[8.] The Constitution of Botswana in chapter 2 thereof provides for the protection of the rights and freedoms of the people of the country, which rights and freedoms have to be respected in all state actions. This is abundantly clear from (a) the heading of the chapter, namely Protection of Fundamental Rights and Freedom of the Individual'; (b) from the provisions of sections 3 to 16 inclusive of the Constitution; and (c) from the provisions of section 18 cited earlier herein, that if any person alleges that the provisions of section 3 to 16 have been, or are likely to be contravened in relation to him, he can apply to the High Court for redress. It is, I think, well that one be reminded of the memorable words of Lord Wilberforce in the House of Lords in Minister of Home Affairs and Another v Fisher and Another 1980 AC 319 at 328-9 where the Lords dealt with the Constitution of Bermuda. It, too, contained a chapter (chapter 1) headed like chapter 2 of the Botswana Constitution, Protection of Fundamental Rights and Freedoms of the Individual'. Remarking that this chapter was influenced by the European Convention for the Protection of Human Rights and Fundamental Freedoms which, in turn, was influenced by the United Nations Declaration of Human Rights of 1948, the learned and noble Law Lord said this:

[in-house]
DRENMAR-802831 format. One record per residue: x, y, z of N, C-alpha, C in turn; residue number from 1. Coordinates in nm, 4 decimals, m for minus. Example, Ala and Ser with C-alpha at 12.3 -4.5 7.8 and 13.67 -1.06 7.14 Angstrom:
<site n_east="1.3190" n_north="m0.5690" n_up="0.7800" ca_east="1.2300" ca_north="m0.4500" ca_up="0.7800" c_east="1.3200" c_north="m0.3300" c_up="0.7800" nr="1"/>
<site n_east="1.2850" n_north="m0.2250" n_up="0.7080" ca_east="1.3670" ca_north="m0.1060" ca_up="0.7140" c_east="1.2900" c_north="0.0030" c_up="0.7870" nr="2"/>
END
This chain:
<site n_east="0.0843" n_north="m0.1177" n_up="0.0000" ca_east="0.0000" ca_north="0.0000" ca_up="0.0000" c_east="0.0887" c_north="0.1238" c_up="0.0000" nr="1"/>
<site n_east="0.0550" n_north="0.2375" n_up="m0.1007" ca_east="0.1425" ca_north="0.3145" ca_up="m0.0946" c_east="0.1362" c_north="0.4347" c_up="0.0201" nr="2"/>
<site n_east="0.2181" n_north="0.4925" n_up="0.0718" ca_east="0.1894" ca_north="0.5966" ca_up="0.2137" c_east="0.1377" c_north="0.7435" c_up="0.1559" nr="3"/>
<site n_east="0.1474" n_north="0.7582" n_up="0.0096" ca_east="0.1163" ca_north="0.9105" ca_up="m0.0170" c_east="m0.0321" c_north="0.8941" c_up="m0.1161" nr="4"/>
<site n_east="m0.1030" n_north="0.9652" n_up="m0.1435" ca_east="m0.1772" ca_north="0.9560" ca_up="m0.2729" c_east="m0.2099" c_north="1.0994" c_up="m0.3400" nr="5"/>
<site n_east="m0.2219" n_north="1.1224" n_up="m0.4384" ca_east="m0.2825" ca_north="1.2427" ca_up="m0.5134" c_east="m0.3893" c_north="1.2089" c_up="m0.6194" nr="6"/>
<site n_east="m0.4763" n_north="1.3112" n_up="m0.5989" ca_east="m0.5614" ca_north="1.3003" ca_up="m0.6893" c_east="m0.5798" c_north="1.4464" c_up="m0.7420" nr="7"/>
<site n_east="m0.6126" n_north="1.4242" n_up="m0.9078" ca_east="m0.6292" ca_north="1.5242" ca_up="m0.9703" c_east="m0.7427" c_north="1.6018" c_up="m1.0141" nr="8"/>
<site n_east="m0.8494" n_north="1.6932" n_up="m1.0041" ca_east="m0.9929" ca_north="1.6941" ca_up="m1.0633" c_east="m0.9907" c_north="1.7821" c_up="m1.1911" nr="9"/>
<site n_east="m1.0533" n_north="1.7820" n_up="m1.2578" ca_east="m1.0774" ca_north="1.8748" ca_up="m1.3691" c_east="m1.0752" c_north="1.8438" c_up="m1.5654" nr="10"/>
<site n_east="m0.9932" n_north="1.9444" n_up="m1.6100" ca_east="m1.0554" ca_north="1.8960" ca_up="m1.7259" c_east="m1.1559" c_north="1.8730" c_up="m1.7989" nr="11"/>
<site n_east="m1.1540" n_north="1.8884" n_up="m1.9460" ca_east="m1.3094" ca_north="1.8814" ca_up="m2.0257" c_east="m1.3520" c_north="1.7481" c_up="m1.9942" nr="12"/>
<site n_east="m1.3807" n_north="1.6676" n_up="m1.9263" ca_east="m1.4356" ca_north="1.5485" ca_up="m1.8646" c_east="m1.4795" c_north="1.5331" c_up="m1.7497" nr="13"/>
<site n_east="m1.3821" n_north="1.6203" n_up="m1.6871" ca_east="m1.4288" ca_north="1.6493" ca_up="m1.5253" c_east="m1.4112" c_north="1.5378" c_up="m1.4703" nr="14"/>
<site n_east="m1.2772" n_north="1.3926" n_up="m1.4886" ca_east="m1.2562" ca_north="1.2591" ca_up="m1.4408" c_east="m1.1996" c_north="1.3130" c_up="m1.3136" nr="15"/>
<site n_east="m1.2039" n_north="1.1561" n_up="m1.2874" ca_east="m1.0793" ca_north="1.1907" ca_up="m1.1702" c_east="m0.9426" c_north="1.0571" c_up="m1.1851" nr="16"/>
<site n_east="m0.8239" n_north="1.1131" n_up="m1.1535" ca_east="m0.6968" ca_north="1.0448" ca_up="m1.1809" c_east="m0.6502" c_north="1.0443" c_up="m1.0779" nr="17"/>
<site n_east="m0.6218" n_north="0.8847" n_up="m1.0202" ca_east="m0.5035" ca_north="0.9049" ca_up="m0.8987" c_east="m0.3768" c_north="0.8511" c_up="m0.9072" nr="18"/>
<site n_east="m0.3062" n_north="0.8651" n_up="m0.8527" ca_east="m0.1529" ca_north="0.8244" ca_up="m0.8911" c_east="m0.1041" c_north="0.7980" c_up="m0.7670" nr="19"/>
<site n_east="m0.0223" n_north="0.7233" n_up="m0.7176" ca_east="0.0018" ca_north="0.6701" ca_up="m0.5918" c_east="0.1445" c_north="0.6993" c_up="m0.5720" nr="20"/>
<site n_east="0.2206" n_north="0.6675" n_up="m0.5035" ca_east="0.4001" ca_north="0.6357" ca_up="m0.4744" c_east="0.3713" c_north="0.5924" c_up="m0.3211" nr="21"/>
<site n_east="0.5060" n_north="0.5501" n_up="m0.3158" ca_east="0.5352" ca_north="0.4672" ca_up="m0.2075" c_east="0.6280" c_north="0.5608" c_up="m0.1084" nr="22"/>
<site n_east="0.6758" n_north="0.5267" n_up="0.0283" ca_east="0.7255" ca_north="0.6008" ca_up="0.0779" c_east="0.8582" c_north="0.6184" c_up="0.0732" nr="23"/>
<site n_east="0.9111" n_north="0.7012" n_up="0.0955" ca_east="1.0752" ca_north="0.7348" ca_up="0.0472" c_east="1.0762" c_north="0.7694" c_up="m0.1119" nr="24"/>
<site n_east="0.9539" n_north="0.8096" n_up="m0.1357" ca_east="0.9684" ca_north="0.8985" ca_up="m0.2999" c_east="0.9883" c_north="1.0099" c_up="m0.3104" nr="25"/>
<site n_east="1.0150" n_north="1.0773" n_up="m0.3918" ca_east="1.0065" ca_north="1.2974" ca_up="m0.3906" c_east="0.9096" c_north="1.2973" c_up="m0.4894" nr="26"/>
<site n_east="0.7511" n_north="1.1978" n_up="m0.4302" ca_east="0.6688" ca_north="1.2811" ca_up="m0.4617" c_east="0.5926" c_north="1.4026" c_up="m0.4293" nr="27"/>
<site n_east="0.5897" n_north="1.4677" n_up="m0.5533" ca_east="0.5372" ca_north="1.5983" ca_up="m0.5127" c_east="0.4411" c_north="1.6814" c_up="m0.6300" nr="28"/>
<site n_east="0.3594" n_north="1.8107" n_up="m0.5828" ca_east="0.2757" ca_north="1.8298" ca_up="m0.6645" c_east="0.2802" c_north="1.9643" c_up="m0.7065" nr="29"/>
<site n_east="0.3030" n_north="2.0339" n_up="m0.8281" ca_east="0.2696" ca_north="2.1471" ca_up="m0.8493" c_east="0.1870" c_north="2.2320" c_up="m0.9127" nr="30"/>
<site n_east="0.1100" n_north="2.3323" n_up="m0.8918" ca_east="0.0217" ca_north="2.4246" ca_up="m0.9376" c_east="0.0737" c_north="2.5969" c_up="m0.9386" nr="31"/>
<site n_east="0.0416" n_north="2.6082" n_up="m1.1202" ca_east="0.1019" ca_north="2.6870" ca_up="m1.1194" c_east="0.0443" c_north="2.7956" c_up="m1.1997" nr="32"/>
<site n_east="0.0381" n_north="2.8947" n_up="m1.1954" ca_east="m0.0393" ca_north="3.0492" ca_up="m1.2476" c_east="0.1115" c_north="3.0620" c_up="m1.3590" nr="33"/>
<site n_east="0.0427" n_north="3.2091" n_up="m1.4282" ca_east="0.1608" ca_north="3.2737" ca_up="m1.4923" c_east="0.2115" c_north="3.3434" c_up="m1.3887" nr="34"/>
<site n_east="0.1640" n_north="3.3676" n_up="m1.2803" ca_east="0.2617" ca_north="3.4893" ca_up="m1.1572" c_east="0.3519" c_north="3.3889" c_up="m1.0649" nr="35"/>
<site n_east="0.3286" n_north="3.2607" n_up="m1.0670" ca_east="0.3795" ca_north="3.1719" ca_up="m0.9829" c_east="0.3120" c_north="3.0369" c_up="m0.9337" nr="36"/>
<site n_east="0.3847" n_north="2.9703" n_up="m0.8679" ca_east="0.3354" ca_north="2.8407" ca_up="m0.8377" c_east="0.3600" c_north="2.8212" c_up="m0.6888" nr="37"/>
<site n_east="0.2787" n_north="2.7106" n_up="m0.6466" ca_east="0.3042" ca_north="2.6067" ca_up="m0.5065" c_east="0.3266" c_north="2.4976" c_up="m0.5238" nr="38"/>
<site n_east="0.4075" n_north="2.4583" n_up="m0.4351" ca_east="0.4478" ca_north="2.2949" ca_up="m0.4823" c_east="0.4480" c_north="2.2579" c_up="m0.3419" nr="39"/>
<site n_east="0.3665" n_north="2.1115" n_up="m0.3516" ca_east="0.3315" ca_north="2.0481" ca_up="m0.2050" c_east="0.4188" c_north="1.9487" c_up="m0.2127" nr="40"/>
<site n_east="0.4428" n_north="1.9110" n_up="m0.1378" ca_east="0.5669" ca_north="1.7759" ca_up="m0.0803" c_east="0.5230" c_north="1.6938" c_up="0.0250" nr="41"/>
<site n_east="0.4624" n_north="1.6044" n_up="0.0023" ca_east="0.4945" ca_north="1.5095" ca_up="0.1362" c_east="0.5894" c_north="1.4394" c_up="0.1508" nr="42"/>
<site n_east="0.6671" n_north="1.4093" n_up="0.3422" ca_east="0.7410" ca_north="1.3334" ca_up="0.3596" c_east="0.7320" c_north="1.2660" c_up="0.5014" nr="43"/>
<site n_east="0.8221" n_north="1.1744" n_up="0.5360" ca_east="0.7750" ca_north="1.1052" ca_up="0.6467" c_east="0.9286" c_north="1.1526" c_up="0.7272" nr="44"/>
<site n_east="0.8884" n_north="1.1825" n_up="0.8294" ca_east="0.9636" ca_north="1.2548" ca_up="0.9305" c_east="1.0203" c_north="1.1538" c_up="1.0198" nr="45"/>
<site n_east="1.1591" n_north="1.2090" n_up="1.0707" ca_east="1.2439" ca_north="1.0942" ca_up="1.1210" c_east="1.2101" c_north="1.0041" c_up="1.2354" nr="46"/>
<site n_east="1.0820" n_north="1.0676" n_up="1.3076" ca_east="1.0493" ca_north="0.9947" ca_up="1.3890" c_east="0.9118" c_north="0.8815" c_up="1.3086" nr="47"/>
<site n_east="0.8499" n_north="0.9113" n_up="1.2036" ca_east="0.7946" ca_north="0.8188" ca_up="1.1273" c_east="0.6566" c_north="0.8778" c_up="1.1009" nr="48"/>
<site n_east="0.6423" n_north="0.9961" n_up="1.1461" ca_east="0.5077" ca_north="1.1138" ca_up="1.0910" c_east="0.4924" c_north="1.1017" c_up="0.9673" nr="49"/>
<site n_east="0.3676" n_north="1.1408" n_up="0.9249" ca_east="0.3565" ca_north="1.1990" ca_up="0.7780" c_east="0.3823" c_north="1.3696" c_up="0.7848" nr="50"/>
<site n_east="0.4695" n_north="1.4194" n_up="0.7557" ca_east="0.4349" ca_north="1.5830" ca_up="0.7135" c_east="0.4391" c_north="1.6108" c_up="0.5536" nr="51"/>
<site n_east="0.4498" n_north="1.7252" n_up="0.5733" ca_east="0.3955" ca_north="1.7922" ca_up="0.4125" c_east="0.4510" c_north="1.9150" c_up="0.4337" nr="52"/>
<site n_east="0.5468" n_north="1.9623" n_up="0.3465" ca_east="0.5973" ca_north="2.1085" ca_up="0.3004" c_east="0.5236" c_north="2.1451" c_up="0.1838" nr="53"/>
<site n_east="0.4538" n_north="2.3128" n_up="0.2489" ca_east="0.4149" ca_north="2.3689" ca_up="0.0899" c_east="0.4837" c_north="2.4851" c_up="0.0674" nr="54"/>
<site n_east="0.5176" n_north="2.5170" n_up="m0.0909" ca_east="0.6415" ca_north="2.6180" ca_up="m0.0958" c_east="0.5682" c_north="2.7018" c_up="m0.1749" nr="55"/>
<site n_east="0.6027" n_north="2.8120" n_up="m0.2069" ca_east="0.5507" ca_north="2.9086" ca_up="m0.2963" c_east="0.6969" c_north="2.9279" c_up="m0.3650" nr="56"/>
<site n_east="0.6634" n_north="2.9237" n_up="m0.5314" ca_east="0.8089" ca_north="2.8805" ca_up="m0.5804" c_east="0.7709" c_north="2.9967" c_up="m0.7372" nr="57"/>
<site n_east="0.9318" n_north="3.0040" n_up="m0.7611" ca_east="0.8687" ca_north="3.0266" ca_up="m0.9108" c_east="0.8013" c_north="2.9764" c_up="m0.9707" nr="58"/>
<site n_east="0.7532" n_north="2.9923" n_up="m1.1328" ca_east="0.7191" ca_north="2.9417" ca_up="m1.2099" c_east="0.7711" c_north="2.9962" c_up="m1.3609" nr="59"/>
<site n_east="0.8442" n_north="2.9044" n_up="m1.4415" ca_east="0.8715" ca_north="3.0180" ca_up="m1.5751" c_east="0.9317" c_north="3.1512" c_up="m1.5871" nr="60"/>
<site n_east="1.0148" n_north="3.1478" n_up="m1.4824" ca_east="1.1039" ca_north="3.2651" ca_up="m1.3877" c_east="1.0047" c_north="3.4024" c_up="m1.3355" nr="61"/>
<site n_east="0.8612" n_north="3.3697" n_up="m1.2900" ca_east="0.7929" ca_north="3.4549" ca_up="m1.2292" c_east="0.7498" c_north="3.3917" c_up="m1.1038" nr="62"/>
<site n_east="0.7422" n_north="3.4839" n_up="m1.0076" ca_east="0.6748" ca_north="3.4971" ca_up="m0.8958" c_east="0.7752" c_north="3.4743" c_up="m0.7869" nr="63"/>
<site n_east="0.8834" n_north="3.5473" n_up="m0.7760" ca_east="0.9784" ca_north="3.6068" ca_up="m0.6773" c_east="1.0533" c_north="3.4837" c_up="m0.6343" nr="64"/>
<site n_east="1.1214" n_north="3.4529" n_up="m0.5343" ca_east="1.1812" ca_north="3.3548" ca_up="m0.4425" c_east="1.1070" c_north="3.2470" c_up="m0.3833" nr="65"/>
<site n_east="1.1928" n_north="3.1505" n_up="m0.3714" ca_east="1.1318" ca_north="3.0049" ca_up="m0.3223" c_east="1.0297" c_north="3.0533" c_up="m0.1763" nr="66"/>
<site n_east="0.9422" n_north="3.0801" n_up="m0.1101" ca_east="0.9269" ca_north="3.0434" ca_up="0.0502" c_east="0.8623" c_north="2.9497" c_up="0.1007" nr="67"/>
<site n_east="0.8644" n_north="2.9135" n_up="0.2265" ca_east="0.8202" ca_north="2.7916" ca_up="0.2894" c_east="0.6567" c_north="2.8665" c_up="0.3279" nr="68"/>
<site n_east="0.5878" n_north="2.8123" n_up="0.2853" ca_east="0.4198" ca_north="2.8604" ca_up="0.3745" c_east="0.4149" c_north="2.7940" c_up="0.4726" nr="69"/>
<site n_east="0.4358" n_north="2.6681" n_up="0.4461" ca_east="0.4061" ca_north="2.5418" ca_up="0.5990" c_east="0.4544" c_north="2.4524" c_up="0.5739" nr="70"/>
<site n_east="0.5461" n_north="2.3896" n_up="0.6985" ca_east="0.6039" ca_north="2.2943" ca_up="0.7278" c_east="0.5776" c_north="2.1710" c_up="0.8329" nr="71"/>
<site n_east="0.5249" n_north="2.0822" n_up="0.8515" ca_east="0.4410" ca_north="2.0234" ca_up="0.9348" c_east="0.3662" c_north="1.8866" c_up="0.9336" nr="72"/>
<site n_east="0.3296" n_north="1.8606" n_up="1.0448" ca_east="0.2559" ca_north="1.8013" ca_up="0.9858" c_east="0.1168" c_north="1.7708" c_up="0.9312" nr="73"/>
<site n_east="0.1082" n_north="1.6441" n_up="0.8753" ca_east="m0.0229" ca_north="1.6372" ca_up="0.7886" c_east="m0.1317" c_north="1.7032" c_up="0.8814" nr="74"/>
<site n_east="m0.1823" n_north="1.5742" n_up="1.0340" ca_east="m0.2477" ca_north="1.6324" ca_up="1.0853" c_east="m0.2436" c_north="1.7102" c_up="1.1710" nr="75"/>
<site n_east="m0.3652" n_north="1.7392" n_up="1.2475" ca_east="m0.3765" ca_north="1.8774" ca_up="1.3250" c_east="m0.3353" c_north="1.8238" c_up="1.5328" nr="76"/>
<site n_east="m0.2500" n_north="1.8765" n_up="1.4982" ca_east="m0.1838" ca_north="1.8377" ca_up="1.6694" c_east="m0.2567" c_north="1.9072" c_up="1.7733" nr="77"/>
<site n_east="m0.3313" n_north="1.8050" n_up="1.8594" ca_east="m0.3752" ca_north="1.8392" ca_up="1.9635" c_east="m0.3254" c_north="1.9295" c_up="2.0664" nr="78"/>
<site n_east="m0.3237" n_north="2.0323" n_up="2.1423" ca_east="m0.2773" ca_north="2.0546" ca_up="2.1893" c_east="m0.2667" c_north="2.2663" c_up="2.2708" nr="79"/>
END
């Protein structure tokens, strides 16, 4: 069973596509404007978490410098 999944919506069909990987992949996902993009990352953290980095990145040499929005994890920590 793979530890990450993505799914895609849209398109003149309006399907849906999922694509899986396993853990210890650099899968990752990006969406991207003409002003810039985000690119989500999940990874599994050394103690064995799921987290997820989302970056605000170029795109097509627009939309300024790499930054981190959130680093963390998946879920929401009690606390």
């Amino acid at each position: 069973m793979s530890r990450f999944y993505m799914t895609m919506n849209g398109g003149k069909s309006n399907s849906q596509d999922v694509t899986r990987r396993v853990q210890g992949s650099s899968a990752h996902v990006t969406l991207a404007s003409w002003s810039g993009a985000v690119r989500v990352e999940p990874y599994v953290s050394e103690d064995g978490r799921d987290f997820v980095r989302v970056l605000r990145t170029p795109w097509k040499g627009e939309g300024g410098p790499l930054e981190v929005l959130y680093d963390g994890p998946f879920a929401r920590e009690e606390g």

These antecedents, and the form of chapter 1 itself, call for a generous interpretation, avoiding what has been called the austerity of tabulated legalism', suitable to give to individuals the full measure of the fundamental rights and freedoms referred to. Section 11 of the Constitution forms part of chapter 1. It is thus to have effect for the purpose of affording protection to the aforesaid rights and freedoms' subject only to such limitations contained in it being limitations designed to ensure that the enjoyment of the said rights and freedoms by an individual does not prejudice...the public interest.'

[9.] Lord Wilberforce went on to say the following:

A constitution is a legal instrument giving rise, amongst other things, to individual rights capable of enforcement in a court of law. Respect must be paid to the language which has been used and to the traditions and usages which have given meaning to that language. It is quite consistent with this, and with the recognition that rules of interpretation may apply, to take as a point of departure for the process of interpretation a recognition of the character and origin of the instrument, and to be guided by the principle of giving full recognition and effect to those fundamental rights and freedoms with a statement of which the Constitution commences.

[10.] One would wish to add to these words the important voice of Lord Diplock in Attorney-General of the Gambia v Jobe 1984 AC 689 at 700 who said: